Mental Health America of Texas and the Texas Suicide Prevention Council respond to widespread media coverage of CDC report of increase in deaths by suicide in the United States with messages of help and hope.
FOR IMMEDIATE RELEASE:
April 22, 2016
Austin, TX (April 22, 2016) The recent Centers for Disease Control and Prevention (CDC) report highlighting the increase of suicides in the United States from 1999 to 2014 demonstrates incremental increases of the U.S. suicide rate (deaths per 100,000 population) over a 15-year period to an overall increase of 24% during this time.* According to Lynn Lasky Clark, President and CEO of Mental Health America of Texas, “Because of the wide spread media coverage of this report, it is important to couple the data shared with concrete action steps for Texas and Texans to make our state suicide safer. Texans need to educate themselves about the warning signs for suicide and know how to refer someone at risk to help.”
Merily Keller, state-wide trainer in suicide prevention for Mental Health America of Texas and co-founder of the Texas Suicide Prevention Council, joins Clark in emphasizing the importance of ‘saving a number to save a life’ by putting the National Suicide Prevention Lifeline number into your cell phone (1-800-273-8255).” “By educating ourselves about suicide prevention,” she says, “we can come together as caring communities and help save lives for Texas. “ She also notes, “Every county in Texas is served by a community mental health center which can provide suicide crisis services and 24/7 crisis hotlines.” Individuals can search by county, city or zip code on the Texas Department of State Health Services website (http://www.dshs.state.tx.us/mhservices/default.shtm).
Mental Health America of Texas and the Texas Suicide Prevention Council in partnership with the Texas Department of State Health Services and local suicide prevention coalitions have adopted and implemented strategies to provide a national-to-local integrated approach to reducing suicide deaths in Texas. “This innovative effort has grown significantly since the first Texas State Plan for Suicide Prevention was written in 2002 and now provides a conduit to support Texans working together to address our state’s suicide prevention needs, to build suicide safer communities, and to promote resiliency, hope, and recovery,” said Troy Bush-DiDonato, current co-chair of the Texas Suicide Prevention Council.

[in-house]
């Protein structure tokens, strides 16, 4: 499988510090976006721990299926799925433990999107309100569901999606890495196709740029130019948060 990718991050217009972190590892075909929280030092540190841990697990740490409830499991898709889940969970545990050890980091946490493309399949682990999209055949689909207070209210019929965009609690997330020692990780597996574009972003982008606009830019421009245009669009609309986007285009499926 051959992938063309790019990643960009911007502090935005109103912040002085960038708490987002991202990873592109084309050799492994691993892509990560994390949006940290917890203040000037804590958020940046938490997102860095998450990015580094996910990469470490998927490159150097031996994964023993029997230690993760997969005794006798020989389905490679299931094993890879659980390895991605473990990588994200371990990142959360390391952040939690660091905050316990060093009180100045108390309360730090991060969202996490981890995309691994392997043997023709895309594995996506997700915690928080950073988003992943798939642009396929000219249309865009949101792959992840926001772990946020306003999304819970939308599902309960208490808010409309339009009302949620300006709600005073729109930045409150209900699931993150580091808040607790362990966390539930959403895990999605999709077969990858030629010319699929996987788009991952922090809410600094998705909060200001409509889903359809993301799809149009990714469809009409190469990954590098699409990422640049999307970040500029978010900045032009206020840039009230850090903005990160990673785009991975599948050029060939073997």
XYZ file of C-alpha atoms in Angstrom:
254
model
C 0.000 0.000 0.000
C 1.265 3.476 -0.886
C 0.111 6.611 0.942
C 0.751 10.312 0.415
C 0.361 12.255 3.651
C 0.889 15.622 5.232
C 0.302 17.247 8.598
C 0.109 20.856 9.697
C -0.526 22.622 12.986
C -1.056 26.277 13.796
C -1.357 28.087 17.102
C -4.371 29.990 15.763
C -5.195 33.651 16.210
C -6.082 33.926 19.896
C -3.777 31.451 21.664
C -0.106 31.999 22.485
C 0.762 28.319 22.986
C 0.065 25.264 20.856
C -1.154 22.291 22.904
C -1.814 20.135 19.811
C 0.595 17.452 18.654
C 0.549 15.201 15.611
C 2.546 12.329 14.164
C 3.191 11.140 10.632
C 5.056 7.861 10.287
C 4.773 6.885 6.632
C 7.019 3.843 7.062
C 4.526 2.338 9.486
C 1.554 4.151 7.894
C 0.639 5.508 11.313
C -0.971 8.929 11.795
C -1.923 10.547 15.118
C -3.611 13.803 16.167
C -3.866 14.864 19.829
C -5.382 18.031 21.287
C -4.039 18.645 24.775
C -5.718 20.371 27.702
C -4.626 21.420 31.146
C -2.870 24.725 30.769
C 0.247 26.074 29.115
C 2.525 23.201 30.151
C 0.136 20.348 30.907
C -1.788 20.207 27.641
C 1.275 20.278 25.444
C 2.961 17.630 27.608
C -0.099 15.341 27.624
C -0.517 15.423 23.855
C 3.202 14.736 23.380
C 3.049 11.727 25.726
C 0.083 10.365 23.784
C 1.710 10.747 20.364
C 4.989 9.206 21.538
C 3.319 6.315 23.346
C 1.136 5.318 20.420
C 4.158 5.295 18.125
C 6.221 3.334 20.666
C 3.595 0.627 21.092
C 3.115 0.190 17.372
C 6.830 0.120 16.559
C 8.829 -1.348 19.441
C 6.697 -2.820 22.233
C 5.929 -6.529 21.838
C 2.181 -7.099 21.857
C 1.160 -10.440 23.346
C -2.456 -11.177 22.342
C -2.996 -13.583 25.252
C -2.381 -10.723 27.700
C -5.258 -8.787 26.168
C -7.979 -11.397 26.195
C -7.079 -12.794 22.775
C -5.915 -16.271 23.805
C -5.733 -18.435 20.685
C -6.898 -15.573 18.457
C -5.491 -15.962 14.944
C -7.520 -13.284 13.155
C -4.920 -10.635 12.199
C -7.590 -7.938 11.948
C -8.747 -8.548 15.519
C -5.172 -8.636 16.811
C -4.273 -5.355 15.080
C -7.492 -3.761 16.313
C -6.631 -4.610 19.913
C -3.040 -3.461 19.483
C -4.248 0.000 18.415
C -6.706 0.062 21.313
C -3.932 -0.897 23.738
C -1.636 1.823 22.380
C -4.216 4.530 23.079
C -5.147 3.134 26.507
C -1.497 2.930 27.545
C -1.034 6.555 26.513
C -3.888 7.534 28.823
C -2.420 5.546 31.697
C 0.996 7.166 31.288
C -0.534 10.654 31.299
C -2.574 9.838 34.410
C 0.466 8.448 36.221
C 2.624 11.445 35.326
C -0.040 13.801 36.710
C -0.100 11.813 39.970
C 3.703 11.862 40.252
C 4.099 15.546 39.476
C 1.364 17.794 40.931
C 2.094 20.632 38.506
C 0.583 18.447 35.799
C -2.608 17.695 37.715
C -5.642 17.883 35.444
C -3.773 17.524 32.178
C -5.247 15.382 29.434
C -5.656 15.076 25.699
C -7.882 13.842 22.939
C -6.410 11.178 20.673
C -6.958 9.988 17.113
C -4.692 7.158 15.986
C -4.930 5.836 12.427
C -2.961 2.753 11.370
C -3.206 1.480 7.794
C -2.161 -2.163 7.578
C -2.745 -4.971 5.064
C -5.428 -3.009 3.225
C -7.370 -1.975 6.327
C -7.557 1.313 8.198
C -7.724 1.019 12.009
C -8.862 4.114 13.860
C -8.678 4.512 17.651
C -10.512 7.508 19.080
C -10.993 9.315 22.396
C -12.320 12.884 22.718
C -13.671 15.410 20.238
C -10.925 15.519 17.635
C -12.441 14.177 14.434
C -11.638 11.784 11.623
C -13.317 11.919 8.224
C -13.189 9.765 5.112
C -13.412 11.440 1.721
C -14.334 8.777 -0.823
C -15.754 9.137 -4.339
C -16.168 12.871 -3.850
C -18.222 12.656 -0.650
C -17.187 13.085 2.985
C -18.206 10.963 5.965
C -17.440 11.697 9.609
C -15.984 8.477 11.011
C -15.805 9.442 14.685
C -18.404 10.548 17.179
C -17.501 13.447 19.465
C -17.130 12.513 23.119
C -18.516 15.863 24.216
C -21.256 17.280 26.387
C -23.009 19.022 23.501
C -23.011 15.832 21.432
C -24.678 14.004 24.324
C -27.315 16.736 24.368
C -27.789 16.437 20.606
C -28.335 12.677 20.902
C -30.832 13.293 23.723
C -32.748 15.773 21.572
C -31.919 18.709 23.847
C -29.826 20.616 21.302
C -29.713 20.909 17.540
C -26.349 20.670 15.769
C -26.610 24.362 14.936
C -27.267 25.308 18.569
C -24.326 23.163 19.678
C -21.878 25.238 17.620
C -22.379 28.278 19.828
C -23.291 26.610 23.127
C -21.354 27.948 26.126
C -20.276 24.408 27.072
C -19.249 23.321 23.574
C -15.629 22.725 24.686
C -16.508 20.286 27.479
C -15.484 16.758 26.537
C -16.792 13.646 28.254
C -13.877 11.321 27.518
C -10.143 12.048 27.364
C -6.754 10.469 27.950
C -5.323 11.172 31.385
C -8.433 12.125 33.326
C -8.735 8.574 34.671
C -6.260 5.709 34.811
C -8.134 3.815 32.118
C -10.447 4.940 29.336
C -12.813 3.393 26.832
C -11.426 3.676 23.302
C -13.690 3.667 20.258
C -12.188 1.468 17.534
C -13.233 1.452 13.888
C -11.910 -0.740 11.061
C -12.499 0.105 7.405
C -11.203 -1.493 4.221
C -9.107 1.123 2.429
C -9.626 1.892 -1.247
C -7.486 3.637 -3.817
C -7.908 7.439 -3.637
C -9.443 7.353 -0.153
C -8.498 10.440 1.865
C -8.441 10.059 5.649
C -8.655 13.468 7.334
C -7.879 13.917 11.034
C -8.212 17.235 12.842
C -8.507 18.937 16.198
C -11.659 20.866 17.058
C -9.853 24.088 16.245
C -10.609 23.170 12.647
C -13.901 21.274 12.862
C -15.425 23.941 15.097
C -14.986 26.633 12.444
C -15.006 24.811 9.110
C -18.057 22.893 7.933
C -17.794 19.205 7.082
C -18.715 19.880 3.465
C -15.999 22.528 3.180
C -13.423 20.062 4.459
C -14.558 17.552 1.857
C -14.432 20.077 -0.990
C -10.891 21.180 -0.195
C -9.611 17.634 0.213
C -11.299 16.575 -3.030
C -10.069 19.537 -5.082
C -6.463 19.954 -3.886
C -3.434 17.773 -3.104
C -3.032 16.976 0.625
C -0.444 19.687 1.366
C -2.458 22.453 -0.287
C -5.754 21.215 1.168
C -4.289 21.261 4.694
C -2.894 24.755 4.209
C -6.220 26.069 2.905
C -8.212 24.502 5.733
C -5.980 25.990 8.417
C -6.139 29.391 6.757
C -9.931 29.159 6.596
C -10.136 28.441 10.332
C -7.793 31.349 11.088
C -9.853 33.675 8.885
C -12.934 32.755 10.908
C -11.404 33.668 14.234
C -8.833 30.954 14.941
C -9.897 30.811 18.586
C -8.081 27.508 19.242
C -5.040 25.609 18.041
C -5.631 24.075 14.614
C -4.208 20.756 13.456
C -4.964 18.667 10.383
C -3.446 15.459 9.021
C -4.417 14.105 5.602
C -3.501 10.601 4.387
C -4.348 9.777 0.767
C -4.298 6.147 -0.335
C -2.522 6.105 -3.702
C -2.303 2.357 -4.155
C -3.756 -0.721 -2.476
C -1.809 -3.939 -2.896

Clark stresses, “An ongoing, well-funded and coordinated national-to-state-to-local strategy is vital to lowering the tragic loss of life by suicide.” This is emphasized by the joint statement issued by the national partners of the National Action Alliance for Suicide Prevention earlier today (http://actionallianceforsuicideprevention.org/sites/actionallianceforsuicideprevention.org/files/Action-Alliance-Response-to-CDC-Report-Final-2016-04-22.pdf).
For more information on Texas resources related to suicide prevention, go to: http://TexasSuicidePrevention.org and follow on Twitter: @StopTXSuicides.
We urge all reporters and media personnel working on this subject matter to please follow safe reporting guidelines, posted at: www.reportingonsuicide.org.
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* A key finding noted in the CDC’s NCHS Data Brief No. 241, April 2016 that from 1999 through 2014, the age-adjusted suicide rate in the United States increased 24% from 10.5 to 13.0 per 100,000 population, with the pace of increase greater after 2006. Whereas in Texas for a similar time period (1999-2013) the DSHS online searchable database for death statistics (http://soupfin.tdh.state.tx.us/death10.htm) indicates the suicide rate for all ages increased from 10.5 in 1999 to 11.6 in 2013, which is lower than the national data.
Contact: Julie Burch, MHAT Communications Director
512.454.3706 x 218, email@example.com
Merily Keller, Texas Suicide Prevention
Press Contact Info
Contact: Julie Burch, Communications Director
Phone: 512.454.3706 x 218